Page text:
Most building materials companies aren’t prepared to deal with, or prevent, a competitor from taking their customers.
They guard against losing customers by providing consistent product quality, customer service that’s good enough and charging less than they’d like to. When they start losing customers, it frequently comes as a surprise. They just weren’t expecting it. There’s a philosophical reaction of, “This isn’t fair!” Or there’s an angered one of, “Who do they think they are?” They don’t think the other guy is smart; they think he’s evil or dishonest. But that type of thinking won’t lead to an effective response.
This is one of the times when clients call me. They’re losing sales to a competitor and need an objective assessment and recommendation from an outsider.
They almost never call me when things are going well, so they’re not prepared for a new competitor showing up in the market or for an existing competitor to change. They assume that, for the most part, all is good in their world and they have a solid place in the market. Unless the economy takes a nosedive, they assume there will only be small changes in their product category.
If they are a market leader for businesses of their size, they rest comfortably. The idea that they could face a major competitive threat is not even on their radar screen. And if they’re a smaller business, they are too focused on the larger competitor to see the threat of another small-sized operation.
As long as the economy is good, everything’s is good and the only things they see as threats are the loss of a major customer or a competitor lowering their prices. In other words, it’s not that they don’t expect any competitive threats; it’s that they’re looking for them to come from somewhere expected and predictable.
The biggest competitive threat is the one that comes from where you least expected it to. You have an idea of how to react to the most common threats, but you are probably not prepared for the unexpected.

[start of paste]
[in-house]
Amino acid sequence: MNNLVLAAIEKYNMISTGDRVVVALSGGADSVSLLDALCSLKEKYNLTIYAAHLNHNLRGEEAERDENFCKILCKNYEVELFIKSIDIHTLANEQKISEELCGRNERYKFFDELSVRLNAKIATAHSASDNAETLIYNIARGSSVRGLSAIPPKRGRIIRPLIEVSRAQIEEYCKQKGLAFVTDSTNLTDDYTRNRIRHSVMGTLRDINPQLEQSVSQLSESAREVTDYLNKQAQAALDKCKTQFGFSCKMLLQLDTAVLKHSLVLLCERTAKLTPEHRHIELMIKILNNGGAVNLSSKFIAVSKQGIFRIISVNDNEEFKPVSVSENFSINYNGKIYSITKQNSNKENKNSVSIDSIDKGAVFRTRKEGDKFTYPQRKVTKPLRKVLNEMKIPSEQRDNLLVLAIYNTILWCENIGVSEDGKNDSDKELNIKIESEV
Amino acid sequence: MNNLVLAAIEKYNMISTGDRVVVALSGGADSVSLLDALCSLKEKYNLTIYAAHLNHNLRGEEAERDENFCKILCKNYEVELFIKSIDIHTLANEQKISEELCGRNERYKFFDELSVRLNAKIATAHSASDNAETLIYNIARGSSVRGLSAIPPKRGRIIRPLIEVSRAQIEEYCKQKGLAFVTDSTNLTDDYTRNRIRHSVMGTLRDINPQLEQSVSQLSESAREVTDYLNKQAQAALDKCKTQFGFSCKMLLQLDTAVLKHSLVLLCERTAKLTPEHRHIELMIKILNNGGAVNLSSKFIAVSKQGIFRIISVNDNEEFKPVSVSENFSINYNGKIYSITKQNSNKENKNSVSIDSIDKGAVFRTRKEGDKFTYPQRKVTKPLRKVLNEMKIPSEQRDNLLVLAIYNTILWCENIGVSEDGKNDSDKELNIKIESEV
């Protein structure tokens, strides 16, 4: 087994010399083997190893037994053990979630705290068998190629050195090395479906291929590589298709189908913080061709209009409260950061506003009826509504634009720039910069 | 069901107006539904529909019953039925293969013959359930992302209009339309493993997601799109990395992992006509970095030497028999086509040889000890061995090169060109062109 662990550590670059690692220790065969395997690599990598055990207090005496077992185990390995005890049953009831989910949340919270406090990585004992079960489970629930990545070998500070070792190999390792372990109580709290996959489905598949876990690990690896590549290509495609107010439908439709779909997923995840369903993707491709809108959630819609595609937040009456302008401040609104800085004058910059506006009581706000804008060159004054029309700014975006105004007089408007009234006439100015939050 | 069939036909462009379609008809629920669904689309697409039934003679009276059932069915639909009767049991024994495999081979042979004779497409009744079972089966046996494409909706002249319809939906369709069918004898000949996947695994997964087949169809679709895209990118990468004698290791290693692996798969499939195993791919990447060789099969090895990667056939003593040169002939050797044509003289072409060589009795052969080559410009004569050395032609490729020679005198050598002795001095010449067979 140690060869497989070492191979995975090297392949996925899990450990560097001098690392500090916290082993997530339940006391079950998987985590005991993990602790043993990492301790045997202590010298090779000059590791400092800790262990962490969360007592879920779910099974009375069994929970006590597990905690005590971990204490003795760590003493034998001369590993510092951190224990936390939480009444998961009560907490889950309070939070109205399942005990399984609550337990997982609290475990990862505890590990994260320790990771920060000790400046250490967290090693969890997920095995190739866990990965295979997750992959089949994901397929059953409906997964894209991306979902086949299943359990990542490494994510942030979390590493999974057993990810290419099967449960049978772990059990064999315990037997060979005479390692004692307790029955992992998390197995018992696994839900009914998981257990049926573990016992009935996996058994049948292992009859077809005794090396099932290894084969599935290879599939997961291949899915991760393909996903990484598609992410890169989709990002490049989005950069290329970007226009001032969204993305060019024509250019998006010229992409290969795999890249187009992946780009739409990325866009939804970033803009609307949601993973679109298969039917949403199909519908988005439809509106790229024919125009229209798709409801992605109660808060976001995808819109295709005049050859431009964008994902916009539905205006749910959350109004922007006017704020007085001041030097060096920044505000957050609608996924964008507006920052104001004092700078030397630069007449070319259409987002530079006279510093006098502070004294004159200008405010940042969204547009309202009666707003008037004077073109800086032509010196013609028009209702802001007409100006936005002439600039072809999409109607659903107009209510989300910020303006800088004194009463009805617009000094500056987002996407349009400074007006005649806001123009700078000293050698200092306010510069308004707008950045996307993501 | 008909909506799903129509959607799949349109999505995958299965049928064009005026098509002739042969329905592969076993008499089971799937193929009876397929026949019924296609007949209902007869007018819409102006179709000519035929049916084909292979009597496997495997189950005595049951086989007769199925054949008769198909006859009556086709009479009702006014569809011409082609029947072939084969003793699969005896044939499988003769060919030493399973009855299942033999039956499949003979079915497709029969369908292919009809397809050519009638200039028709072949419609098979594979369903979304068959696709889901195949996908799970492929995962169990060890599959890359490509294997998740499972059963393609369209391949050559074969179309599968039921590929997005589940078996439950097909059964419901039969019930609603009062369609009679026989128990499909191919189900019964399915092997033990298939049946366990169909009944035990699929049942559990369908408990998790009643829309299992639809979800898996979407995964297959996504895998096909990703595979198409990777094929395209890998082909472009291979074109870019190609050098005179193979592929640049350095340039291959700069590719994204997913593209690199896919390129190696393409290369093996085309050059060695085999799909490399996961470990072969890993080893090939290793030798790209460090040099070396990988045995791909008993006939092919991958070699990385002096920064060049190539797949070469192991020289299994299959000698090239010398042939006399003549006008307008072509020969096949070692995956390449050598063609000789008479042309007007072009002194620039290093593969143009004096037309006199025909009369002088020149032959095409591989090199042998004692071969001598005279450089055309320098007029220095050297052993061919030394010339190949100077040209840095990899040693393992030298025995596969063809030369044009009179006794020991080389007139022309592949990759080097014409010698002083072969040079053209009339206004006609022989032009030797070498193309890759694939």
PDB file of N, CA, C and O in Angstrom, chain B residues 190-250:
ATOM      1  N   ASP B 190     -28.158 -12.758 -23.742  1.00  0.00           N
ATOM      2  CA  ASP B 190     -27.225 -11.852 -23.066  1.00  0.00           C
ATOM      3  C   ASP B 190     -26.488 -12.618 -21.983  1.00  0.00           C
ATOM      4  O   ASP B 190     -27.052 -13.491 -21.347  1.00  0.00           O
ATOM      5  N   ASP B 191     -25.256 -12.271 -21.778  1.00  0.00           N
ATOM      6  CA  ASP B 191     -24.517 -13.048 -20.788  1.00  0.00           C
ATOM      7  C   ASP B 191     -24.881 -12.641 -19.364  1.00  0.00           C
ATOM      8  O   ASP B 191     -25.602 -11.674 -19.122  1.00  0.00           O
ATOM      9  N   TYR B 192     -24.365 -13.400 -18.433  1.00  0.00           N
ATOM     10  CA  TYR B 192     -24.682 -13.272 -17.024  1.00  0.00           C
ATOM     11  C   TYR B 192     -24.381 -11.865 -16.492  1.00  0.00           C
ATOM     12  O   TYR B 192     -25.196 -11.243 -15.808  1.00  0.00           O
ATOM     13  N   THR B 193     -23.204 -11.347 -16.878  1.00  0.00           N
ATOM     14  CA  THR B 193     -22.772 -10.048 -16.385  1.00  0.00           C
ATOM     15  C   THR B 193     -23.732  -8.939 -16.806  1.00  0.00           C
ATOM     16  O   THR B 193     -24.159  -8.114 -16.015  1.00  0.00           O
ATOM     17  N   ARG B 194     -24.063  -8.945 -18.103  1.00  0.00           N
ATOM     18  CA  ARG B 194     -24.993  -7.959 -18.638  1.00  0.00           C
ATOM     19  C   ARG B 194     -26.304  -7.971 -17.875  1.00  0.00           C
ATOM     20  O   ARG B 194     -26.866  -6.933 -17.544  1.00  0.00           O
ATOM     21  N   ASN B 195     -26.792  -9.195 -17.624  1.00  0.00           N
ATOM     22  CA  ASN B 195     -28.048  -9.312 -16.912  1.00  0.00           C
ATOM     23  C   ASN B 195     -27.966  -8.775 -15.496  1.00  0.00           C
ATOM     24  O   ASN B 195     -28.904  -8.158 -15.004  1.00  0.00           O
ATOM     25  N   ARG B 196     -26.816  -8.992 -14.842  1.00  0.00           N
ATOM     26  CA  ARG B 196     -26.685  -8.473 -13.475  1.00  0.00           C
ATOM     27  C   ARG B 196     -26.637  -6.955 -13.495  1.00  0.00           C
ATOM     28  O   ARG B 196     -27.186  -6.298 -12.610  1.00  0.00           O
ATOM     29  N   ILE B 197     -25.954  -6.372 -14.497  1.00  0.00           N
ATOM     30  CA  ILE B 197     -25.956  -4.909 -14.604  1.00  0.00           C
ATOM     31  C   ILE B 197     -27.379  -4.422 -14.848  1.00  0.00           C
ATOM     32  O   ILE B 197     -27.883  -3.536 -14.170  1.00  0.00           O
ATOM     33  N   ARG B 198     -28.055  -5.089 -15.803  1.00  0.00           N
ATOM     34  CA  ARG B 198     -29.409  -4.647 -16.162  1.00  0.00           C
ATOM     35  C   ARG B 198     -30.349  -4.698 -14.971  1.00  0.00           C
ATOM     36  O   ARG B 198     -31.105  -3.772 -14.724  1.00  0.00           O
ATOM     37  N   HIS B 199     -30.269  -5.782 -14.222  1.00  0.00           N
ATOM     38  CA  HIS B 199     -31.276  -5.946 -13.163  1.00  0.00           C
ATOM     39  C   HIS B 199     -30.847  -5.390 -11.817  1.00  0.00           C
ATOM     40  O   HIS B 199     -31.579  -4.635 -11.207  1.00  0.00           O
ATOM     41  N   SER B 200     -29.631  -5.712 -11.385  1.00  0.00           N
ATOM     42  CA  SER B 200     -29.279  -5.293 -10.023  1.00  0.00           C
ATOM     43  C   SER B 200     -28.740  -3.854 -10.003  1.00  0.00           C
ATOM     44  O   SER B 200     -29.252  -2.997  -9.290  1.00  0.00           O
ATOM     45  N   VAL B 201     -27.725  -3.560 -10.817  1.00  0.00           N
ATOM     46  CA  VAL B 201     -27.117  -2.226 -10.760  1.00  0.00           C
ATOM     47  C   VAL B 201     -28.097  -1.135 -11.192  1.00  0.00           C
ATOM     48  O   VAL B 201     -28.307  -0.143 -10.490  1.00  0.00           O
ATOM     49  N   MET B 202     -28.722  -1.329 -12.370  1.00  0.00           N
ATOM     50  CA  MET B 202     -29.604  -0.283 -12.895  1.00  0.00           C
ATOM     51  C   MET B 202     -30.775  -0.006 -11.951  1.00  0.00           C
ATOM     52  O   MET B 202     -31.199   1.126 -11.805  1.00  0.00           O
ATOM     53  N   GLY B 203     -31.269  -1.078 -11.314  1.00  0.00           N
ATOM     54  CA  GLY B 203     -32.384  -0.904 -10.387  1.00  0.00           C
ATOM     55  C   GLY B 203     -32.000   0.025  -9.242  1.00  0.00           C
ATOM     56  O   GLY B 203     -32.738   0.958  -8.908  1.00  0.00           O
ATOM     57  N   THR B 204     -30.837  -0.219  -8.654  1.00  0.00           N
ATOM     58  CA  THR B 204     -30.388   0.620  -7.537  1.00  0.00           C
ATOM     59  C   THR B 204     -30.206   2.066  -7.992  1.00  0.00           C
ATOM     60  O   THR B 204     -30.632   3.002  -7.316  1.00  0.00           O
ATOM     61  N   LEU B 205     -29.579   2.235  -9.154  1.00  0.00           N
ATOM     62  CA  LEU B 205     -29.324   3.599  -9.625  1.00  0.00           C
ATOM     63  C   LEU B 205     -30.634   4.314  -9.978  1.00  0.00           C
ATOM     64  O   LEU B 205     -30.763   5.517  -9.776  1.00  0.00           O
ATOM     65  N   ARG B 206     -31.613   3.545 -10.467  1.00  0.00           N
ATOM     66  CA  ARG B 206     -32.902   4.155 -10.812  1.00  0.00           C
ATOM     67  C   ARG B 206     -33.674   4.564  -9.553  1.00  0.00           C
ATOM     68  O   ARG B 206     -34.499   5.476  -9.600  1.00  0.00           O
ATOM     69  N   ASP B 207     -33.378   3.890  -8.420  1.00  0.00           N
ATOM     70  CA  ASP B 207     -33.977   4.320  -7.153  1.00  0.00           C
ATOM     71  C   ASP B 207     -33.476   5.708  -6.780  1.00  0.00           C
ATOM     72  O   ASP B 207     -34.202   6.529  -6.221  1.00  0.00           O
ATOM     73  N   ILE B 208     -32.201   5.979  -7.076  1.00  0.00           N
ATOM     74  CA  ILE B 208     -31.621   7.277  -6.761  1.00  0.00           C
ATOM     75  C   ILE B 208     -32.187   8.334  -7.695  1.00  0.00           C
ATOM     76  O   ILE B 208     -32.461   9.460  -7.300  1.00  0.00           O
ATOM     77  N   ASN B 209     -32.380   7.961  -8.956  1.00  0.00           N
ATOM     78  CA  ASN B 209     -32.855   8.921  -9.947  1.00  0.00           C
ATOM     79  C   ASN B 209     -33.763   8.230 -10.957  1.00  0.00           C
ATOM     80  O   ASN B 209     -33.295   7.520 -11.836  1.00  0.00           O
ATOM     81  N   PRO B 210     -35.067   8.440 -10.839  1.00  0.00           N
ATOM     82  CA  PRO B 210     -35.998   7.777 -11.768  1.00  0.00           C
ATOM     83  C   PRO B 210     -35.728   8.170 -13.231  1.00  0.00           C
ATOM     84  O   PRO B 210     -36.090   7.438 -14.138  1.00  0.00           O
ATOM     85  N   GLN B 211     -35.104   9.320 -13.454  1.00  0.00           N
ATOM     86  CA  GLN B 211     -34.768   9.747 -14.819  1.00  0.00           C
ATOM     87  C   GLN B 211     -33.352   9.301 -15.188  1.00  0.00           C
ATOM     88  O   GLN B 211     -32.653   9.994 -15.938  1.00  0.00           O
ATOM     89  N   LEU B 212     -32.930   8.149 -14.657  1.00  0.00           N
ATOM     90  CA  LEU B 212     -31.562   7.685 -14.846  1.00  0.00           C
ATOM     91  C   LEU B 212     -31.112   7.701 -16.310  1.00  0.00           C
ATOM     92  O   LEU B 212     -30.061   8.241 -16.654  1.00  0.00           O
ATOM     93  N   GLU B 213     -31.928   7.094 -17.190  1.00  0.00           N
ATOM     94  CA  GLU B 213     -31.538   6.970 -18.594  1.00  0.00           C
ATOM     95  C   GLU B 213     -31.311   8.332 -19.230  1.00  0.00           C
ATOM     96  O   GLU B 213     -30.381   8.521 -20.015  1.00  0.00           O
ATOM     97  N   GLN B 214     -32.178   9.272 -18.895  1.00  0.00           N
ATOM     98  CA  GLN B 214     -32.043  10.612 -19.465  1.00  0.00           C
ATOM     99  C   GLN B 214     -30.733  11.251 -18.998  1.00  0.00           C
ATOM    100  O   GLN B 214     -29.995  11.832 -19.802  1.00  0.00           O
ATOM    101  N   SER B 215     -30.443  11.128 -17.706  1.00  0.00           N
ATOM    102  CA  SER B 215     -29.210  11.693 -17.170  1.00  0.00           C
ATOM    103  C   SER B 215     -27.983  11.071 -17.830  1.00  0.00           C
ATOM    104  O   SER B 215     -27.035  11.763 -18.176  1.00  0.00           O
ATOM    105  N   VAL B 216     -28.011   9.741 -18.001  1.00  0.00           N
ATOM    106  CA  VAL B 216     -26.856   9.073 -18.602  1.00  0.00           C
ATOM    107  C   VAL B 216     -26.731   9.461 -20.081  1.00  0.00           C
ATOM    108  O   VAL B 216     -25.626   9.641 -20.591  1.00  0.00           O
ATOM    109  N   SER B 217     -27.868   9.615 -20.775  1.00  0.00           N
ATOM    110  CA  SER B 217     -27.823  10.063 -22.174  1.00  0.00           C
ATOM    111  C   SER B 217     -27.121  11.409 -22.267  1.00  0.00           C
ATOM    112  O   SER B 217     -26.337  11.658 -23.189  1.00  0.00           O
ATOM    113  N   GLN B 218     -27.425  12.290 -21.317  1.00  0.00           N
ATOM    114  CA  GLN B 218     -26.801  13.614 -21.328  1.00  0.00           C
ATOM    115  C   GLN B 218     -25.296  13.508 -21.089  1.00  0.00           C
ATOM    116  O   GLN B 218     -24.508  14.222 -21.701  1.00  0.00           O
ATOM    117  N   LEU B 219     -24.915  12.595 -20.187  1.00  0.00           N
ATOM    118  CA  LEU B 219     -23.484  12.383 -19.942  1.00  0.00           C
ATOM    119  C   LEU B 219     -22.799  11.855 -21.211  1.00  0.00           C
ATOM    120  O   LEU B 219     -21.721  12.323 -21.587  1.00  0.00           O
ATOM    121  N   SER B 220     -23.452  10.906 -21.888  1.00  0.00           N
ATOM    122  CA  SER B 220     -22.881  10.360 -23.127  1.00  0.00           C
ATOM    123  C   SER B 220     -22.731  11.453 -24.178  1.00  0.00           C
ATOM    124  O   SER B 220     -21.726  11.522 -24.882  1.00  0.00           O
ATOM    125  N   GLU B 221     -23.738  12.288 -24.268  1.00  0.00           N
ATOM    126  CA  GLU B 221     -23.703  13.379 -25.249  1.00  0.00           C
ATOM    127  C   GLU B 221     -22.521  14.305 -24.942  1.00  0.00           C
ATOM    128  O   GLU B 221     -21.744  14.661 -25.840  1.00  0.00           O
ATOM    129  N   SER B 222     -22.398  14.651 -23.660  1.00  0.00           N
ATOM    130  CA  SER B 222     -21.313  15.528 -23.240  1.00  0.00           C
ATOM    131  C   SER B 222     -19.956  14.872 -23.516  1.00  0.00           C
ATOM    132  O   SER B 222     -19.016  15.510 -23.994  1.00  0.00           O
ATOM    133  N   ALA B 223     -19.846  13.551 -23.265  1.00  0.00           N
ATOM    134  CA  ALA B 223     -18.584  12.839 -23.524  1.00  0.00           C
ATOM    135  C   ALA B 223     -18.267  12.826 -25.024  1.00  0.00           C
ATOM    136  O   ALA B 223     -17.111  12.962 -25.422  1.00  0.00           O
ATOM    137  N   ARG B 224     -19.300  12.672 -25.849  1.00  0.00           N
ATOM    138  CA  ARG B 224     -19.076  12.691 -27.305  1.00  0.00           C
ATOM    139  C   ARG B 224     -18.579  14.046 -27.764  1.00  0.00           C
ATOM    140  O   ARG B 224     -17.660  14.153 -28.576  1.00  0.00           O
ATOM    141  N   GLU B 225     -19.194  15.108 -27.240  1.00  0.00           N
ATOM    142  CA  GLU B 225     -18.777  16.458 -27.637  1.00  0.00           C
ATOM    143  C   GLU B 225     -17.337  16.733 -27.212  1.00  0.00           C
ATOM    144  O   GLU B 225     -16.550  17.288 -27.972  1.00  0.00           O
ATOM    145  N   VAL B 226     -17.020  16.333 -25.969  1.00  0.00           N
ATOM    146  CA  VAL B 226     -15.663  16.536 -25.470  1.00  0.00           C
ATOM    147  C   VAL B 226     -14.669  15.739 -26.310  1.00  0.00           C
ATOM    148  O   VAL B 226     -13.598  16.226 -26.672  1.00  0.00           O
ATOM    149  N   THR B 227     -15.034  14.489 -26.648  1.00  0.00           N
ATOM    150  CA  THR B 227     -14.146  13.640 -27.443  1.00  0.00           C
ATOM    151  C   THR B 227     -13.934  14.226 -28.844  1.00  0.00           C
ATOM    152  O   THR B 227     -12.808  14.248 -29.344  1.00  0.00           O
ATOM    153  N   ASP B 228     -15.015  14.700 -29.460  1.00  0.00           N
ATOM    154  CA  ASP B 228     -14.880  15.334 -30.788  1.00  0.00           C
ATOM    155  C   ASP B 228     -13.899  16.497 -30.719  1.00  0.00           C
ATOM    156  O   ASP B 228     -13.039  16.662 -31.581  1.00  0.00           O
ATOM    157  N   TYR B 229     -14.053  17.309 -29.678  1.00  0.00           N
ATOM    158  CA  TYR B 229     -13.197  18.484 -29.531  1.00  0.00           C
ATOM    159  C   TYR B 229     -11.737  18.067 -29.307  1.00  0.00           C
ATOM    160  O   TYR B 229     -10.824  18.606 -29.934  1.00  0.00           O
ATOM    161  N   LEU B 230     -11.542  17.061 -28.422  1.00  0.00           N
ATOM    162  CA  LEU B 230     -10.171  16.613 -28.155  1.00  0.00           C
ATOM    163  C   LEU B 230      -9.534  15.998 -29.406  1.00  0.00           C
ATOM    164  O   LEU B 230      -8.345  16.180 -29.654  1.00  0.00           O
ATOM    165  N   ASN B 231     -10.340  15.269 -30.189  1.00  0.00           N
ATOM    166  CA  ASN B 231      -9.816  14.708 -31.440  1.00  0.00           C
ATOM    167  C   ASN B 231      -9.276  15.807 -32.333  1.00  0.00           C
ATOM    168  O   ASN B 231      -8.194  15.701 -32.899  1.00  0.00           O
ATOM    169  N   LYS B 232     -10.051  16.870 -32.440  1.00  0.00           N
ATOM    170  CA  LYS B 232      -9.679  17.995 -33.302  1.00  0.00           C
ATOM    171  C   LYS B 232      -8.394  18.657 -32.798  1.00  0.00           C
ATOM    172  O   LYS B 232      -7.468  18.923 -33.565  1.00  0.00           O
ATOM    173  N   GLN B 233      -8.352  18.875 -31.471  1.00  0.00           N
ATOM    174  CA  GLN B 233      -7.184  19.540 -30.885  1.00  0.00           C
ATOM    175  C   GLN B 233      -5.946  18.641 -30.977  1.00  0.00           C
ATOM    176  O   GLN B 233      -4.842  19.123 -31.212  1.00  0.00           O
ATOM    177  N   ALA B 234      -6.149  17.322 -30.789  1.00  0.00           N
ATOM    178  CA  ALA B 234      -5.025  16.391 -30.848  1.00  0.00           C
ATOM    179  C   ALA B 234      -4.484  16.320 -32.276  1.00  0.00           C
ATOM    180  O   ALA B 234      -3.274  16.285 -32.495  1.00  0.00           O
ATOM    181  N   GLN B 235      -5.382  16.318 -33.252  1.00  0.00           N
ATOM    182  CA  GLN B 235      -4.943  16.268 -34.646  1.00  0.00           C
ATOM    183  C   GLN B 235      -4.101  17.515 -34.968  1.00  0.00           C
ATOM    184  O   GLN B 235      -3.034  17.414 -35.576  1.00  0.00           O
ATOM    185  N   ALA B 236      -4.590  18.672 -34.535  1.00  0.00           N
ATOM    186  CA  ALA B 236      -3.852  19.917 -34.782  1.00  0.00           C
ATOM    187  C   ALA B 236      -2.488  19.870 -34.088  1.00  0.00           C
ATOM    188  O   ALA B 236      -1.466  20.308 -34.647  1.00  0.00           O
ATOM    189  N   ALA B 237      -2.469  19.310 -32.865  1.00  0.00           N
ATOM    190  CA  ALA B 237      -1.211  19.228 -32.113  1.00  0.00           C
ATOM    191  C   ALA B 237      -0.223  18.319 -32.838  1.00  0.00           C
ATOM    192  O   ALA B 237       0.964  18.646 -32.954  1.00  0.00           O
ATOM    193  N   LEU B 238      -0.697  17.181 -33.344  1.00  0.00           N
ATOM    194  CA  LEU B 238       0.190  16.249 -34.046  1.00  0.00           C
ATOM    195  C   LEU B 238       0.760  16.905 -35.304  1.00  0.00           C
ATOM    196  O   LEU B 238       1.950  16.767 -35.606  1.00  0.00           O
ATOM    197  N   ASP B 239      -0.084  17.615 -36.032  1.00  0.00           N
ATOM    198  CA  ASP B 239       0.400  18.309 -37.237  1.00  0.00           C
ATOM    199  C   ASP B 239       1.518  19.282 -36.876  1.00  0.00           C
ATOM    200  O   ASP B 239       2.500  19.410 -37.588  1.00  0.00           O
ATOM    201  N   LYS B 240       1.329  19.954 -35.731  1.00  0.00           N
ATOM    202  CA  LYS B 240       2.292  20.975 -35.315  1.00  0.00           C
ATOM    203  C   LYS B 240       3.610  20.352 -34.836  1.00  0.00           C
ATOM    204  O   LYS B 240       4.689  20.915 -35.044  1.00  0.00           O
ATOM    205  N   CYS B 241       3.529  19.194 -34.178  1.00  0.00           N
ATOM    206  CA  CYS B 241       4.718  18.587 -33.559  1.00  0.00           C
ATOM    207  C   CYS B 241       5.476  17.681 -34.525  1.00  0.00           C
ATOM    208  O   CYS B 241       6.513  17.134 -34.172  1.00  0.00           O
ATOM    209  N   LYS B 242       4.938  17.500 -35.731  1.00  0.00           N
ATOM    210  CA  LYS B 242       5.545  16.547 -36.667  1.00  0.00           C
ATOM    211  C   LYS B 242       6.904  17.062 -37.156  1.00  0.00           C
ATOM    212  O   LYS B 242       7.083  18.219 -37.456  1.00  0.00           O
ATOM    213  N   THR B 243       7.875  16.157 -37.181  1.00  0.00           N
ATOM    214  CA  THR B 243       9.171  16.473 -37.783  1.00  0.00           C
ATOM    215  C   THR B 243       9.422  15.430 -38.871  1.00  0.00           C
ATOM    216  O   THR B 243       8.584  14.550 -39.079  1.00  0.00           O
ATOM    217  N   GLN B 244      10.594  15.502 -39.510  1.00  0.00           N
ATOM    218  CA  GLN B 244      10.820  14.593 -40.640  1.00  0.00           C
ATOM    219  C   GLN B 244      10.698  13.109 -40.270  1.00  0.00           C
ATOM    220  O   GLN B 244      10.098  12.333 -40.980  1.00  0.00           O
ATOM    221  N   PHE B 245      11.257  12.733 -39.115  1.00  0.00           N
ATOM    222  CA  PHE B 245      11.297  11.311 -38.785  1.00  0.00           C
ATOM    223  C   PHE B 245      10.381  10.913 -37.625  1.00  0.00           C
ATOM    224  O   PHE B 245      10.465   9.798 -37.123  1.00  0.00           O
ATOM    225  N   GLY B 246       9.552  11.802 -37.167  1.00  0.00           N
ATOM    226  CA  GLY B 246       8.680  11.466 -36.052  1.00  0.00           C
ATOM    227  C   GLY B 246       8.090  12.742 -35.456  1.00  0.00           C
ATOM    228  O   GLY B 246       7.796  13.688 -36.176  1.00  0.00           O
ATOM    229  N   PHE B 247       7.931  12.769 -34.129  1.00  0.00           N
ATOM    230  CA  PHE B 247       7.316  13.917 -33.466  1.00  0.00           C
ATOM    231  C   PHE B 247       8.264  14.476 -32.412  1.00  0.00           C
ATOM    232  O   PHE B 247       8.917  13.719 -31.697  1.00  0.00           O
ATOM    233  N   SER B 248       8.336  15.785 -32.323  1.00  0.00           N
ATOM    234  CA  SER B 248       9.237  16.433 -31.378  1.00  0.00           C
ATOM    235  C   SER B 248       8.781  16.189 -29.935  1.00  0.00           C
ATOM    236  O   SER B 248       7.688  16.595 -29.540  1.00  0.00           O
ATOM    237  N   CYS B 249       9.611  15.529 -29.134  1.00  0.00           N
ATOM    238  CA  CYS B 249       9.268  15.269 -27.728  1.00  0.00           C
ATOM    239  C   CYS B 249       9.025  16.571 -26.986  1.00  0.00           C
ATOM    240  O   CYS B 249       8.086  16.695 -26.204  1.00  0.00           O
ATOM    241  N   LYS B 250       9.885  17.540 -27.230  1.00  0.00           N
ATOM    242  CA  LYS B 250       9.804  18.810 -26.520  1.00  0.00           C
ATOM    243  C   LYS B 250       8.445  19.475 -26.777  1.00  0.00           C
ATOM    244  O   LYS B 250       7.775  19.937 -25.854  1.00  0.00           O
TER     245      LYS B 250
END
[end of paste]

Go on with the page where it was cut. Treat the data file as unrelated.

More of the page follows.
I met with the marketing leader for one of the largest building materials companies. I asked him what his biggest concern was. He told me he was most worried about being outflanked.
That’s smart thinking. In military strategy, you are constantly watching and defending your flanks. If you want to attack someone, you try to outflank them. It is usually not too smart to make a frontal assault—that’s where they’re expecting to be attacked and where they’re most prepared to defend.
When companies hire me to help them grow their sales, I always assess their competitor’s strengths and weaknesses to look for ways to outflank them. No matter how successful a competitor is, no one is great at everything, so I can always find at least one weak spot that can be exploited.
How to Protect Your Business
Military generals stay prepared by imaging all the ways they might be attacked. Building materials companies should do the same thing. At least once a year, you should do a competitive threat assessment.
To do this, you’ll need some outside perspective, someone who can tell you:
1. Where you’re vulnerable?
2. How they would attack you if they were your competitor?
Your annual sales and marketing plan and budgeting process is a great time to do this.
Early Warning System
Another part of being prepared for competitive threats is making preparations on an ongoing basis.
I have two clients who make me a part of their weekly group sales conference call. My main job is to listen in and figure out what is working and what isn’t. I’m also listening for what competitive issues the sales people are facing each week.
We are also using tools like Google Alerts to gather all the information we can about competitors.
Based on this, we make regular reports and recommendations to their sales and marketing leaders.
You need an outside perspective because you’re too close to your competition and tend to underestimate them. You also don’t usually recognize totally new competitors until they have already built enough sales for your customers to accept them as a viable alternative to your company.
Not seeing it coming and not being prepared means the successful competitor will continue to grow while you’re still figuring out how to respond. You’re also giving them time to work out any problems they may be having with their new approach.
In a world where products are going to be delivered by drones and Donald Trump can become President, you need to be prepared for anything. The impossible is now possible, and these changes happen very quickly.
A competitor can turn you into yesterday’s news overnight.
The best way to compete is to make yourself a better informed and nimbler competitor. Watch your flanks!
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